... in black, white, red and green
In reviewing this book I must give a little history and declare my interest. In 1968 The Collected Essays, Journalism and Letters of George Orwell was published by Secker and Warburg. The co-editor (with Sonia Orwell) was Ian Angus. His author's note on the jacket flap stated: "In collaboration with I.R. Willison, he is at present preparing a bibliography of George Orwell for publication." In 1971, I became the head of Secker and inherited this book, which had an advance against royalties of £250. In 1984, I left Secker to run another publishing house, at which point I had become a serious Orwell collector but the bibliography, which I so keenly desired for two reasons, remained resolutely uncompleted. It is consequently with all the passion of the confirmed bibliomaniac that I greet this book from the distinguished bibliography publisher St Paul's.
In her preface, Gillian Fenwick pays generous tribute to Angus and to "Ian Willison, whose 1952 study was the original backbone of this bibliography". In scholarship as in bibliomania it was ever thus. Fenwick also acknowledges Peter Davison, the editor of The Complete Works of George Orwell, which contains not four volumes of essays etc but 11. She uses Davison's numbering for the identification of all the previously unpublished items.
It should be said at once that this is a work of massive industry and invaluable to any serious student of Orwell, to librarians, antiquarian booksellers and collectors. Fenwick follows the basic structure, in dividing Orwell's massive oeuvre, of the old Soho Bibliographies although, sadly, she has no section quite like that in Slocum and Cahoun devoted to "Musical settings of works by James Joyce". Instead, her Section F is "BBC Talks organised by Orwell".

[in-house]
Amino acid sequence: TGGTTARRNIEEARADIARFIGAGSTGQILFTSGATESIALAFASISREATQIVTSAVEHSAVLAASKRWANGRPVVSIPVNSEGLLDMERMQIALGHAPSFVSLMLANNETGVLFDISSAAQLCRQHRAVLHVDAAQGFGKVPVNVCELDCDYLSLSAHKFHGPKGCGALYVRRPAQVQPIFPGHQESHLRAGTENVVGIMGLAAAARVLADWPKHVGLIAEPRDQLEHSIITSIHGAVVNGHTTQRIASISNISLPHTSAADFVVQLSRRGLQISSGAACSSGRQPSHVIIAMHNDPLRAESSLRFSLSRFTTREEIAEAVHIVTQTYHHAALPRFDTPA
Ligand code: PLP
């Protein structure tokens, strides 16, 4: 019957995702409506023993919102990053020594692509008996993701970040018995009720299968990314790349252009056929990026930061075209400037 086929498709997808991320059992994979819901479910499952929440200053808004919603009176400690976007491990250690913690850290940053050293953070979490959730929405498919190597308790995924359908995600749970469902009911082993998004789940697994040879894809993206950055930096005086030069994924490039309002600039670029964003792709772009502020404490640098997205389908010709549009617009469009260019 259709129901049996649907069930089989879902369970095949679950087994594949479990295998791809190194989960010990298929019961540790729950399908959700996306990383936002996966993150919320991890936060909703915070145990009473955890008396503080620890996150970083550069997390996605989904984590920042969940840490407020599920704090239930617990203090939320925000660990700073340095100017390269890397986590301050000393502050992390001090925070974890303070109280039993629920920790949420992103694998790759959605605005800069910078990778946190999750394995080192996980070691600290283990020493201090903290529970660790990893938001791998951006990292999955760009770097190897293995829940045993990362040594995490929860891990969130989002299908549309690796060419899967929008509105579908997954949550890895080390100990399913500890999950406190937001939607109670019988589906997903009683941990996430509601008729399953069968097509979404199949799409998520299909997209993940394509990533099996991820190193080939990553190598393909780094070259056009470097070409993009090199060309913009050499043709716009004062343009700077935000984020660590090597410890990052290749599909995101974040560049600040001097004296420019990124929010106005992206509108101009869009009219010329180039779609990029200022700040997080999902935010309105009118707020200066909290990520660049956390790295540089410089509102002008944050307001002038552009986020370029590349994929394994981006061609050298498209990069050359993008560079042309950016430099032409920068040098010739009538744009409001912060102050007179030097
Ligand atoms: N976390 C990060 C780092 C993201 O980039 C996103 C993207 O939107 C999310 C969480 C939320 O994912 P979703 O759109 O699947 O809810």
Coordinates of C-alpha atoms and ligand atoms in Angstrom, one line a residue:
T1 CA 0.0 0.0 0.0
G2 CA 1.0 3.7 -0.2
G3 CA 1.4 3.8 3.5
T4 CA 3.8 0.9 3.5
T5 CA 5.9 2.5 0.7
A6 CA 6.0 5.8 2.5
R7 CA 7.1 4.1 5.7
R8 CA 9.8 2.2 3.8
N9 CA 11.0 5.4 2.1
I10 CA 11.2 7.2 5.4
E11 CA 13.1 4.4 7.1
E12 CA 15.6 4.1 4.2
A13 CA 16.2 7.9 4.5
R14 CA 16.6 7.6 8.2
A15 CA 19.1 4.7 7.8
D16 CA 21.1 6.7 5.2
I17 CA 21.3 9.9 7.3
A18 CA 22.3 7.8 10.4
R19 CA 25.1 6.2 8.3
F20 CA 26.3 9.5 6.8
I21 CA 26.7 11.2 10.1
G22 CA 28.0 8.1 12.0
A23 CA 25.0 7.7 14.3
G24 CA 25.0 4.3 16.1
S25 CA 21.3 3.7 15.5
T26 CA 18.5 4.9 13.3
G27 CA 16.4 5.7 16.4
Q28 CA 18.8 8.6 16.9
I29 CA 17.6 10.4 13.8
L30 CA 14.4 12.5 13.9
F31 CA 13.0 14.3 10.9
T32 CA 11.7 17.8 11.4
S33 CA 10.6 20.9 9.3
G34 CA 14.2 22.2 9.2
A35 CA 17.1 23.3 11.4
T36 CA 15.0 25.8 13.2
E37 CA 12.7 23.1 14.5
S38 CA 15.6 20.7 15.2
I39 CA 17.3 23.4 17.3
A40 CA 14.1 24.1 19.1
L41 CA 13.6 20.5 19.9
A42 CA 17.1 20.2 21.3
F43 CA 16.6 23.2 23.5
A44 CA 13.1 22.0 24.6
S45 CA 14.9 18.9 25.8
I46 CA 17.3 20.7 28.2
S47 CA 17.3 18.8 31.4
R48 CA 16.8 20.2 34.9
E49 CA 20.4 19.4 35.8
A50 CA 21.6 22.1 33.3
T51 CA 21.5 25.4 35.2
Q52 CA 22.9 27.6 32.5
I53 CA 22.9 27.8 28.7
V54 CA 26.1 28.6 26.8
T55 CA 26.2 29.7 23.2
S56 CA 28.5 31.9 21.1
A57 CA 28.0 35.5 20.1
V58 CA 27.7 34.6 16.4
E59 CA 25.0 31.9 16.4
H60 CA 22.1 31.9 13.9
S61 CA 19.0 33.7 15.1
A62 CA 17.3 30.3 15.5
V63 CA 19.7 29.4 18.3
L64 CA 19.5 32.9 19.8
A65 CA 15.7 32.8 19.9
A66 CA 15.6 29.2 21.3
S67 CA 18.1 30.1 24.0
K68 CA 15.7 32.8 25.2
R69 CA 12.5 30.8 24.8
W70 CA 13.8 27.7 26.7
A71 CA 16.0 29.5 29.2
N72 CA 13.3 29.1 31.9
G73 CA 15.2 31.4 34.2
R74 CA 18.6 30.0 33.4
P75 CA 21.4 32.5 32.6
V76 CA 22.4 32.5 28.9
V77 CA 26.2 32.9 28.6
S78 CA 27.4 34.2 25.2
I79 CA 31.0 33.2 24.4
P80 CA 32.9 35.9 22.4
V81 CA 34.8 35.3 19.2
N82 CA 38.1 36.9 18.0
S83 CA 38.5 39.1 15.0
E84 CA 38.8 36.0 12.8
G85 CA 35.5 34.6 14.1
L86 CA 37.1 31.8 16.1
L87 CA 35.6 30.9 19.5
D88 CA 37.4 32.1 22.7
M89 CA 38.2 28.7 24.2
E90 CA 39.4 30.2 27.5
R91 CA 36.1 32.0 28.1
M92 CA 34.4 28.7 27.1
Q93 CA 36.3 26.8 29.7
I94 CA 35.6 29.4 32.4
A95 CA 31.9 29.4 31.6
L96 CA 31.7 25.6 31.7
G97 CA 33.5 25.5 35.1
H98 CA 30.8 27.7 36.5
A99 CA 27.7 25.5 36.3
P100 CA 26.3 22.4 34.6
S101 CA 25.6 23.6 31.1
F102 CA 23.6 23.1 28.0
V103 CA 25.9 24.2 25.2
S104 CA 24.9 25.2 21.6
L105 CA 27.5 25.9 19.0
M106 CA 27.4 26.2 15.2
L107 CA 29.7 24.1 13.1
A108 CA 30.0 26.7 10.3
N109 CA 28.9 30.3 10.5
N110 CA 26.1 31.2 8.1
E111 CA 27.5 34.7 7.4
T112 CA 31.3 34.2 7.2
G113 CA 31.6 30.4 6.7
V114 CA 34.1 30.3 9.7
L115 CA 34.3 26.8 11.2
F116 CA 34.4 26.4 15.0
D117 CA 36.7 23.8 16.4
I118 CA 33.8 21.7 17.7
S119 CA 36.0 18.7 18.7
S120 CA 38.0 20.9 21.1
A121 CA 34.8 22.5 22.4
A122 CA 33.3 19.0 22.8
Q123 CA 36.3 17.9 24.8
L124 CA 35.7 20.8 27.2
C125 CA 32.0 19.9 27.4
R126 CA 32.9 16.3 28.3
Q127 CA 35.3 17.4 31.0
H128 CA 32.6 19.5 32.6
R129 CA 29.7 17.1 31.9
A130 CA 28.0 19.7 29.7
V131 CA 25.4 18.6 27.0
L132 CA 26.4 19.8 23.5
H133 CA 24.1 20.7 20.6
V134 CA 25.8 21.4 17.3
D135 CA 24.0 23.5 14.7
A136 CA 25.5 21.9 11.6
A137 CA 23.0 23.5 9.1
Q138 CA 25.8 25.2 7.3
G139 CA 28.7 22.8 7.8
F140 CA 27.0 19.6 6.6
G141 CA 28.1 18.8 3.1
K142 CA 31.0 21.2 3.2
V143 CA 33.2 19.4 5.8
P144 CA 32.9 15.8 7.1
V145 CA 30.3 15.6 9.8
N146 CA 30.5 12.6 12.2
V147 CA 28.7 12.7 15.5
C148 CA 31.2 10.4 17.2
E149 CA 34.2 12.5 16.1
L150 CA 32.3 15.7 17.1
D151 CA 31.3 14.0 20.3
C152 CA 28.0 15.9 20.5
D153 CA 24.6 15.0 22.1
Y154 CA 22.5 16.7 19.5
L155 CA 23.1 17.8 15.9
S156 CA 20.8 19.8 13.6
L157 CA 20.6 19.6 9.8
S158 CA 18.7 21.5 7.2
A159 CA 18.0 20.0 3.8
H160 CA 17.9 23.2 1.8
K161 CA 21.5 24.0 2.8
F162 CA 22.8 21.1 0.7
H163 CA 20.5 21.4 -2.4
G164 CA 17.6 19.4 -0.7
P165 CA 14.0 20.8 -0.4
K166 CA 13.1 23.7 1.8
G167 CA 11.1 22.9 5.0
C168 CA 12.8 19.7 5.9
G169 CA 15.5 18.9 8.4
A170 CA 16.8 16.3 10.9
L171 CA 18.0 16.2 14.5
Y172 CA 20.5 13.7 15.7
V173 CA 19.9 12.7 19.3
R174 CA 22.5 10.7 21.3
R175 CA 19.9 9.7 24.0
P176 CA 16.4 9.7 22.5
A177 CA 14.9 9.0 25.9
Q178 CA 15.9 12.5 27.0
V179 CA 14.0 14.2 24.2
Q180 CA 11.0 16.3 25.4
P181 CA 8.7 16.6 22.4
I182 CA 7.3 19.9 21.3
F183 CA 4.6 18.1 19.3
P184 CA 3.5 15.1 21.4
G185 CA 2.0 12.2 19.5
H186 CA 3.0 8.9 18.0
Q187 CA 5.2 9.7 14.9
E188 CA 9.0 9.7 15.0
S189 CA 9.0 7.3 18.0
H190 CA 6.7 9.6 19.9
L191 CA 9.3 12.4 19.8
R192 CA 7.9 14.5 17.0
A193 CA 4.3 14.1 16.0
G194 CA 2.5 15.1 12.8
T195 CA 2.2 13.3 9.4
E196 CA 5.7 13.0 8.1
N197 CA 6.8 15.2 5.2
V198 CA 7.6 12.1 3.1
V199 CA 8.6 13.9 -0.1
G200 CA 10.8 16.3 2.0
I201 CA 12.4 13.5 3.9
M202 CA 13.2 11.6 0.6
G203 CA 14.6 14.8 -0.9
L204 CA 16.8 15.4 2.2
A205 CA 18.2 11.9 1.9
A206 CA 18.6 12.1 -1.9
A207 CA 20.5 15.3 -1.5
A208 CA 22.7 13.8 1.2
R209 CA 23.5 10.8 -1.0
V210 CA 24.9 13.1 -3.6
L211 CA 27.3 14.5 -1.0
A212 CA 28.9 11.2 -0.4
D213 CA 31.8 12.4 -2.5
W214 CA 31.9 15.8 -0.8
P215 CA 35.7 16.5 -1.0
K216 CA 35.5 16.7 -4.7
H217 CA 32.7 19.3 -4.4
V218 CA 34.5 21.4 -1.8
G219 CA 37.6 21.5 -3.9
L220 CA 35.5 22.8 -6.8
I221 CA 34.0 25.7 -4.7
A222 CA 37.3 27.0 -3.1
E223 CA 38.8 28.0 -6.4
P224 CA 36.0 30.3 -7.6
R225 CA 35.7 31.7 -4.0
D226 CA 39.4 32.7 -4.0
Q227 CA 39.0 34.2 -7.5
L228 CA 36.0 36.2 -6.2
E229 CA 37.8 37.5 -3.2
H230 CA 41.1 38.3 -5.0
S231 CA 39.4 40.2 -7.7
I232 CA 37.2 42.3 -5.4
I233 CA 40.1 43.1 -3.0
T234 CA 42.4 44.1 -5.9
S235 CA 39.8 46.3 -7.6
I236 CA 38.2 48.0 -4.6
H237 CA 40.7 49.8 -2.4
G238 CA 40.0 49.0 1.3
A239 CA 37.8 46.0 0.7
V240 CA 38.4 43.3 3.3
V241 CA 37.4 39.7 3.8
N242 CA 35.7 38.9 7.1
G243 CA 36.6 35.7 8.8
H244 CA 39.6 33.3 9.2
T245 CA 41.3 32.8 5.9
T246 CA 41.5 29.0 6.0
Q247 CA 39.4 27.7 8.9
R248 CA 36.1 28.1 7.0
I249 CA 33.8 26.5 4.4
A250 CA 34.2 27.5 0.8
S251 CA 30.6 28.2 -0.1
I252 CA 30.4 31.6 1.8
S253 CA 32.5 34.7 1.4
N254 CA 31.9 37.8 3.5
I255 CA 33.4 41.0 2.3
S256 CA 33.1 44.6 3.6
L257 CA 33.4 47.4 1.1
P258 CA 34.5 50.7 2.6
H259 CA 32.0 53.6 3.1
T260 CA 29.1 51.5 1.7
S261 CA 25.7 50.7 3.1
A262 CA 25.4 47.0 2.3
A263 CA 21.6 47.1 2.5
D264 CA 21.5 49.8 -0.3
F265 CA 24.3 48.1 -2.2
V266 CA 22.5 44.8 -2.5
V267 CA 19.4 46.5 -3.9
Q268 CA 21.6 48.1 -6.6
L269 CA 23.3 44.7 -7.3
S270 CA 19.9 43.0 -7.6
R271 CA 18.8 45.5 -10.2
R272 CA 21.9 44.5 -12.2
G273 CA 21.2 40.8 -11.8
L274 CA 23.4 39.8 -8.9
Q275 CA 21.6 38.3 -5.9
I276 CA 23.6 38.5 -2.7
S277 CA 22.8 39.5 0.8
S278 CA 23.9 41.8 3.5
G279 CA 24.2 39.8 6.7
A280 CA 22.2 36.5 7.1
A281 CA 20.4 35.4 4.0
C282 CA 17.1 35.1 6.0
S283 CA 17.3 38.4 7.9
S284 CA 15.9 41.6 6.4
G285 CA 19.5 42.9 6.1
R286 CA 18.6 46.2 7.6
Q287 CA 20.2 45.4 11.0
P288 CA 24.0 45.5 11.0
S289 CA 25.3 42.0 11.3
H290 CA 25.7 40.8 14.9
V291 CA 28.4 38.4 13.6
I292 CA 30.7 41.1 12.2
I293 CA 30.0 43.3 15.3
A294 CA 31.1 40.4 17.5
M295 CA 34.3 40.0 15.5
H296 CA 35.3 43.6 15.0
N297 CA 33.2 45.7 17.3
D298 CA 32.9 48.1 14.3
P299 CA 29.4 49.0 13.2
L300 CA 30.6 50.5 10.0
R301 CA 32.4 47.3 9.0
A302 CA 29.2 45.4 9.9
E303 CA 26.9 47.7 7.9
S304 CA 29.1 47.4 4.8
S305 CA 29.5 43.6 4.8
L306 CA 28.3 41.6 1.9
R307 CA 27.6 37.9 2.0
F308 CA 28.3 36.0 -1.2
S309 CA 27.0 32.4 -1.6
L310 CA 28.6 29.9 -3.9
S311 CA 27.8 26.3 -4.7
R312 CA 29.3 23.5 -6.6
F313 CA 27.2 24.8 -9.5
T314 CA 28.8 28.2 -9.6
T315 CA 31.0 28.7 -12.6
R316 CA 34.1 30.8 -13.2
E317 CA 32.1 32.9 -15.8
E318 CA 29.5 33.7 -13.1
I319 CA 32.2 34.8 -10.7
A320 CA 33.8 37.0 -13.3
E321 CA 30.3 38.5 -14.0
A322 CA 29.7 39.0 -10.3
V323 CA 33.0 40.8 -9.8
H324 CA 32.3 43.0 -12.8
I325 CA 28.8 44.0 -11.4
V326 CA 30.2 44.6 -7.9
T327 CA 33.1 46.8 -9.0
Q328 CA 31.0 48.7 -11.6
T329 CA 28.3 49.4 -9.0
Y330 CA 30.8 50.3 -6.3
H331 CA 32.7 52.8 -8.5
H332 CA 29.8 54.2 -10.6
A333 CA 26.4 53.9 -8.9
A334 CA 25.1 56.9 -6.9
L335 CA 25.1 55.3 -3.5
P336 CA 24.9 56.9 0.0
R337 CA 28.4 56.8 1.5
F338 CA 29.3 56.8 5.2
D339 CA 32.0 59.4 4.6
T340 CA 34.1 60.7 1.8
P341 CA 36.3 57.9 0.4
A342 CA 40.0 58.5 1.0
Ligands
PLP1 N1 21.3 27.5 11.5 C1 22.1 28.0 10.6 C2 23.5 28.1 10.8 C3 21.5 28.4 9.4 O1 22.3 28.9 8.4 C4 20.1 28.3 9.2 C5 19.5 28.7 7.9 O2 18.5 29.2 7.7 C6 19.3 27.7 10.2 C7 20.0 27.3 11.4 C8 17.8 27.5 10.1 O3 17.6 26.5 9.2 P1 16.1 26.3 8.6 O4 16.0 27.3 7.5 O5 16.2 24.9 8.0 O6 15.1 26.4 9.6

Unusually for a bibliographer, Fenwick intersperses huge amounts of biographical material, quoting copiously from letters and other Orwelliana to flesh out the normally arid sections devoted to pagination, contents, binding materials etc.
Not many bibliographies describe the author's struggle and quote so extensively from his letters. There are many gems, such as his recording his first exposure to Ulysses: "I rather wish I had never read it. It gives me an inferiority complex. When I read a book like that and then come back to my own work, I feel like a eunuch who has taken a course in voice production and can pass himself off fairly well as a bass or a baritone, but if you listen closely you can hear the good old squeak just the same as ever."